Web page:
Nation's toxic chemical law fails to protect us

EPA has little power to keep harmful chemicals out of household products

Richard Denison

For more than a decade, EDF senior scientist Richard Denison, Ph.D., has worked to reform the Toxic Substances Control Act (TSCA).

Jay Mallin

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Ever watched the dust fly when you flop down on the couch?

Most of us have. And that means most of us have been exposed to toxic flame retardants—chemicals linked to several neurocognitive problems in children.

They’re in your couch cushions and get in the dust that is released every time you sit on and compress them.

For all the downside risks, studies show that they don’t even do a very good job of what they are meant to do: prevent or slow fires.

How can this be? Shouldn't we be safe from toxic chemicals?

EPA powerless to protect us

"Most people think somebody must be making sure the chemicals we use are safe," says EDF biochemist Richard Denison, Ph.D. "But it’s essentially the Wild West."

This quagmire is due in part to the ineffective, outdated 1976 Toxic Substances Control Act (TSCA). It's never been updated, even though it's so weak that it essentially allows manufacturers and companies to use hazardous chemicals in many household products, even if there are known health risks.

Two of TSCA's biggest flaws: Companies don't have to test a chemical before using it in consumer products, and the Environmental Protection Agency has little power to remove hazardous chemicals from the marketplace.

How do we fix this?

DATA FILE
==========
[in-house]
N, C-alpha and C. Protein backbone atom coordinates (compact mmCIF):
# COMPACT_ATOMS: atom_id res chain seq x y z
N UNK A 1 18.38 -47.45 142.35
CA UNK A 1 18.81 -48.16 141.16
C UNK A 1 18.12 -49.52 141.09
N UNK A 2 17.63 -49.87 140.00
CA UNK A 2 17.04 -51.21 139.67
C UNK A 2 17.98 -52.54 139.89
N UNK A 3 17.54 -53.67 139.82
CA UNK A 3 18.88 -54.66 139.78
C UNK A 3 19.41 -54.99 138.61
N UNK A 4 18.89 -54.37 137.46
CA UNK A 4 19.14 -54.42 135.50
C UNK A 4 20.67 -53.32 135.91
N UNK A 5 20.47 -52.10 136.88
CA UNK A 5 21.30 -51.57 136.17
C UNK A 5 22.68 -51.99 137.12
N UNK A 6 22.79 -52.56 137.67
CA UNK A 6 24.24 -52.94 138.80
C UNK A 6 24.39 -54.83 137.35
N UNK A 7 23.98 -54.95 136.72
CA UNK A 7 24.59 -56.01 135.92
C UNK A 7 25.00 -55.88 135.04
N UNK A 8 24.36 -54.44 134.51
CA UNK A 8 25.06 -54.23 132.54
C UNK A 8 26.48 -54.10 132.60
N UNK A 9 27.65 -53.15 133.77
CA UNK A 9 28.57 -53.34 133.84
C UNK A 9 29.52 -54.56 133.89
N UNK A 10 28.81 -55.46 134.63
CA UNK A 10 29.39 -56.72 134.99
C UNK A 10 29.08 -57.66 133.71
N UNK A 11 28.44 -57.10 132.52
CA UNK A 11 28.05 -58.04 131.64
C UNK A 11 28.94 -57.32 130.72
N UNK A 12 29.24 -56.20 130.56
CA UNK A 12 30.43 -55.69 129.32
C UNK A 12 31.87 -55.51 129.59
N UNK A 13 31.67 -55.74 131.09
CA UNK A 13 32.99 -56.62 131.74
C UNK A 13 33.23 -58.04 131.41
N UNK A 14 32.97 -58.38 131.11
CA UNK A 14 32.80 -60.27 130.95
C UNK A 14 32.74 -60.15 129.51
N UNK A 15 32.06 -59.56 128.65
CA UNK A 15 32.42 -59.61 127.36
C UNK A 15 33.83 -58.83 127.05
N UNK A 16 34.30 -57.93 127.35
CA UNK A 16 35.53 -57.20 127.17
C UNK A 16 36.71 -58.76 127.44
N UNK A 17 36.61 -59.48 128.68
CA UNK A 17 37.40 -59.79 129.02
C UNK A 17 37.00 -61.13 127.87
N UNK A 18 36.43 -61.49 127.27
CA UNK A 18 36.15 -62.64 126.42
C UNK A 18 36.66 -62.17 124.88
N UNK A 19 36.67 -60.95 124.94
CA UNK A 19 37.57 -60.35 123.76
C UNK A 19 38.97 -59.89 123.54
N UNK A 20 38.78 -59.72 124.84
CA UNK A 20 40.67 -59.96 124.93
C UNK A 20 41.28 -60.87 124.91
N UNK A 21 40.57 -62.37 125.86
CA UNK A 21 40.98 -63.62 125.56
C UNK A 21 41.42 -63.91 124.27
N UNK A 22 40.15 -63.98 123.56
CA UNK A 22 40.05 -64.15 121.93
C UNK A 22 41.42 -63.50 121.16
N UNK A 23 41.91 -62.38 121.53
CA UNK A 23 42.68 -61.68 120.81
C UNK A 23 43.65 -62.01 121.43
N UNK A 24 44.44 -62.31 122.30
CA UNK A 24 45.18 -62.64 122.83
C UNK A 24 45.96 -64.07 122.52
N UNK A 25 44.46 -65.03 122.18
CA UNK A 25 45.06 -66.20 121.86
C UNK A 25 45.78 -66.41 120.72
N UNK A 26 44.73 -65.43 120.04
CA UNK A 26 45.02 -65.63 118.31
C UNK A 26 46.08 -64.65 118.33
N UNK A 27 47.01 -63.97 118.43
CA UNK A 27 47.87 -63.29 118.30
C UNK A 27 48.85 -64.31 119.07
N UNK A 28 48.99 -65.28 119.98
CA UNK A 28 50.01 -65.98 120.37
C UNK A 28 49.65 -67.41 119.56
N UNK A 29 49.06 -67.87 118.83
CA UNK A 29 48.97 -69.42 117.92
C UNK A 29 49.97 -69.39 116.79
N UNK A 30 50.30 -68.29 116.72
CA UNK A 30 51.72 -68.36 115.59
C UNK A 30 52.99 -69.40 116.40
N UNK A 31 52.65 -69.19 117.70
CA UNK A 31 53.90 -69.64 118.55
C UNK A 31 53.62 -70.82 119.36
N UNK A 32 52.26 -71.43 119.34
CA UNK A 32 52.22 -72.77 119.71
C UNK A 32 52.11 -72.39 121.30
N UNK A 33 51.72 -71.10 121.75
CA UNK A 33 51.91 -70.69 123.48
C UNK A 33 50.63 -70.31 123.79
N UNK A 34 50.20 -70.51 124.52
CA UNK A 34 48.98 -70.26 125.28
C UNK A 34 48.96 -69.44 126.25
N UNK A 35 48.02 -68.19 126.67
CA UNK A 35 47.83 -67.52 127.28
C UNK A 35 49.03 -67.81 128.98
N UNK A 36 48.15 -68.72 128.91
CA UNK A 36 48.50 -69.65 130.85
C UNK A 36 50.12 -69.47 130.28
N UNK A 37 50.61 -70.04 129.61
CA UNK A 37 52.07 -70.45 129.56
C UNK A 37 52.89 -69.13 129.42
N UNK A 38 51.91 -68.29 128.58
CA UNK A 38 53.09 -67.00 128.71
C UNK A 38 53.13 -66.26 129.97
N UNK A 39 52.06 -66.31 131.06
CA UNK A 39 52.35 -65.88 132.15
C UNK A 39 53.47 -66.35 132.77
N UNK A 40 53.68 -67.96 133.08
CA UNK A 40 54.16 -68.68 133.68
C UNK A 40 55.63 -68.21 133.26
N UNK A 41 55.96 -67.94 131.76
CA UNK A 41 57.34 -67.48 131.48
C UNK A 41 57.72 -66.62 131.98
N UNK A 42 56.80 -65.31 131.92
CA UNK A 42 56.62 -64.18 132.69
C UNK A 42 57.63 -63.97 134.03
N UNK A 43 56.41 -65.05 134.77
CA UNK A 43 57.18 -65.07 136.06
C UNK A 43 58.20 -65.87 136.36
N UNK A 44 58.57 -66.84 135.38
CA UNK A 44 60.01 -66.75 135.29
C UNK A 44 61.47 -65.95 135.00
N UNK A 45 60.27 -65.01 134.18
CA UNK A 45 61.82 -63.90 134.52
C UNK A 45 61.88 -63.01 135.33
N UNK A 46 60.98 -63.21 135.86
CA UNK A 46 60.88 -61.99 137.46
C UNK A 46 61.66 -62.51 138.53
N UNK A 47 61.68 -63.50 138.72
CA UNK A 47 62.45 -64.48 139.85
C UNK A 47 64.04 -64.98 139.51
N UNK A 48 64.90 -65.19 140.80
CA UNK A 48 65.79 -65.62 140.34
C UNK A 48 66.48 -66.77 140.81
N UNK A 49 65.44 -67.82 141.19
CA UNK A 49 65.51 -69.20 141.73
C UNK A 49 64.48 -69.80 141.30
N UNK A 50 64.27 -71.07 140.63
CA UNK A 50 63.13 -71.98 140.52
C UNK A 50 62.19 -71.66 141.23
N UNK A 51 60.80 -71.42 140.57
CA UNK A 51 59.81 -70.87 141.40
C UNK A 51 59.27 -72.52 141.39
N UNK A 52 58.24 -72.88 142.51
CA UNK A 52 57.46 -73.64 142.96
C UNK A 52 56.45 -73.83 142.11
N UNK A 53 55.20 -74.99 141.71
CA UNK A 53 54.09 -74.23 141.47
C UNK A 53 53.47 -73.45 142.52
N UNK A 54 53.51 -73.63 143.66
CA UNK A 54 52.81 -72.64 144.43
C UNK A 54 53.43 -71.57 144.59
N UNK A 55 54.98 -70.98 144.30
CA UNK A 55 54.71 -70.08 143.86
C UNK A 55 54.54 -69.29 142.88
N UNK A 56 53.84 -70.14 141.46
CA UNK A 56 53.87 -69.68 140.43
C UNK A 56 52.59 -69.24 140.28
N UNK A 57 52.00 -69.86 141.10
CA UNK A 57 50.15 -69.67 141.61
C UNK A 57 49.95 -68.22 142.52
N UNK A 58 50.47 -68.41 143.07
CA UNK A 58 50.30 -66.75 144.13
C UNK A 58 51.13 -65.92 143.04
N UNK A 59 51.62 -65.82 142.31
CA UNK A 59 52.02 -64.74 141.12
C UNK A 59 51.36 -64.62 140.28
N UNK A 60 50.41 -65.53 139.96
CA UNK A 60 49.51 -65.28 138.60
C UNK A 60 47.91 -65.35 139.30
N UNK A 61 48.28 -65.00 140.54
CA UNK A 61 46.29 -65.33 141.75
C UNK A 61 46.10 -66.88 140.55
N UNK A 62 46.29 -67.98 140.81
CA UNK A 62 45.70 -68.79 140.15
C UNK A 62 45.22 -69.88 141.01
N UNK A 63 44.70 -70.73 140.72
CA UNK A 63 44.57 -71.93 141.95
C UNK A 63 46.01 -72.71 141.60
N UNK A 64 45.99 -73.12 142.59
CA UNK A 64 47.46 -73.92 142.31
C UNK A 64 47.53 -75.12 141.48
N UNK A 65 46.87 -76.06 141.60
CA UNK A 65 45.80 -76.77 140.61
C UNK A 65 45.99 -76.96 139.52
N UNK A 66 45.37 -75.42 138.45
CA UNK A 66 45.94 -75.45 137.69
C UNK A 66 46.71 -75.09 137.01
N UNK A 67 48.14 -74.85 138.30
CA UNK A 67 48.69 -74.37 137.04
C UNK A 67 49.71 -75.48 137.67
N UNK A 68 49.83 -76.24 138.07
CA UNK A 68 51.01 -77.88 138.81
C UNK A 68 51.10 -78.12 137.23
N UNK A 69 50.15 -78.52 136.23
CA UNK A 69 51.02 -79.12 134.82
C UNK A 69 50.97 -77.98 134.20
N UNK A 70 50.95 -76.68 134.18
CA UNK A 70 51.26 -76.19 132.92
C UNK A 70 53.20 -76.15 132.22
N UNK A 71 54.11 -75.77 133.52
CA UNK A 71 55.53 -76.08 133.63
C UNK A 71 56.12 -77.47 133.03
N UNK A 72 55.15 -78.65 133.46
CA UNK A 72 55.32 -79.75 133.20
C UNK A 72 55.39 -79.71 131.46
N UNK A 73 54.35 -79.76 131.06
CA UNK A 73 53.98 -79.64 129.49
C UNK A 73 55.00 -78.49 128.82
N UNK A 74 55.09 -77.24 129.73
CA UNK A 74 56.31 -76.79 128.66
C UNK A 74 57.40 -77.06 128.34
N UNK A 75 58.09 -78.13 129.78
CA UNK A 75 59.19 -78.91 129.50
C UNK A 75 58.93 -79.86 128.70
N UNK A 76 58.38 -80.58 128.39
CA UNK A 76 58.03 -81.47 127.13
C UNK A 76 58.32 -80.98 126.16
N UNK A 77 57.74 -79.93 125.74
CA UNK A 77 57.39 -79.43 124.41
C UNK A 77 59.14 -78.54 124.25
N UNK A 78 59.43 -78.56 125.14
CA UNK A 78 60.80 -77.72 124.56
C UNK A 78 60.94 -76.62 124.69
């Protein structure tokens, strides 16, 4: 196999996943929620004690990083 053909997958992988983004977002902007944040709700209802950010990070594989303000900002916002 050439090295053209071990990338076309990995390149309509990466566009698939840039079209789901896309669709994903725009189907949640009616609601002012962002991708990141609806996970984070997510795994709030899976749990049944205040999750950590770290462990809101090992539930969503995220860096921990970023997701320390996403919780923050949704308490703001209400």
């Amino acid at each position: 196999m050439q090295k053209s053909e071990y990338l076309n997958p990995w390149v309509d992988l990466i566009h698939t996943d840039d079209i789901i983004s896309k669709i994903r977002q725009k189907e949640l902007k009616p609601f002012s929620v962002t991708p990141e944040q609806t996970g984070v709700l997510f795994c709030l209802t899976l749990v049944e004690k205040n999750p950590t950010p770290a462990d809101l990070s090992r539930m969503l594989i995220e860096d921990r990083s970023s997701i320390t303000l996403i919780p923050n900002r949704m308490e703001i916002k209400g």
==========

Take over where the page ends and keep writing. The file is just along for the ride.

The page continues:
Reforming TSCA is our chief goal, as it's the front line in the effort to truly guarantee chemical safety for Americans, and restore faith in U.S. products.

"We must transform the current system that allows dangerous or untested chemicals to stay on store shelves," he said.

Private sector improvements

While updating TSCA remains our top policy priority, we've also sought out additional ways to clean up the marketplace. Specifically, we're working directly with businesses to identify and remove the most hazardous chemicals from consumer products.

Walmart graphic

For example, we recently helped Walmart—the world's largest retailer—establish a chemicals policy that will move priority chemicals out of tens of thousands of personal care and household products. The policy also calls for safer substitutes to ensure that the removal of one hazardous chemical doesn't lead to replacement with another.

Whenever a name brand manufacturer changes their product supply to comply with Walmart's new policy, the effect will ripple across the global supply chain. This will help protect consumers everywhere, including the tens of millions of Americans who shop at Walmart.

A new law is essential

But, of course, working with a handful of businesses isn't enough. We must update the law.

And that may finally happen: The bipartisan Chemical Safety Improvement Act (CSIA) is pending in Congress.

While CSIA needs major changes, Denison said, it does address some of the core flaws in TSCA. For example, it will mandate safety reviews of all chemicals currently in commerce, and require a new chemical to be found likely to meet a safety standard before approval.

Denison is optimistic that members of Congress can make important improvements to the bill, including providing explicit protections for the most vulnerable, like infants and children, and significantly narrowing the bill's imposition on state laws. Coupled with these fundamental improvements, the bill would finally allow EPA to do its job protecting Americans from toxic chemicals.

For these reasons, we're advocating for Congress to strengthen and pass CSIA. The alternative—staying with the status quo—is unacceptable.

We have a key political opening to fix an urgent health concern and overhaul an obsolete law.

Dr. Richard Denison EDF senior scientist

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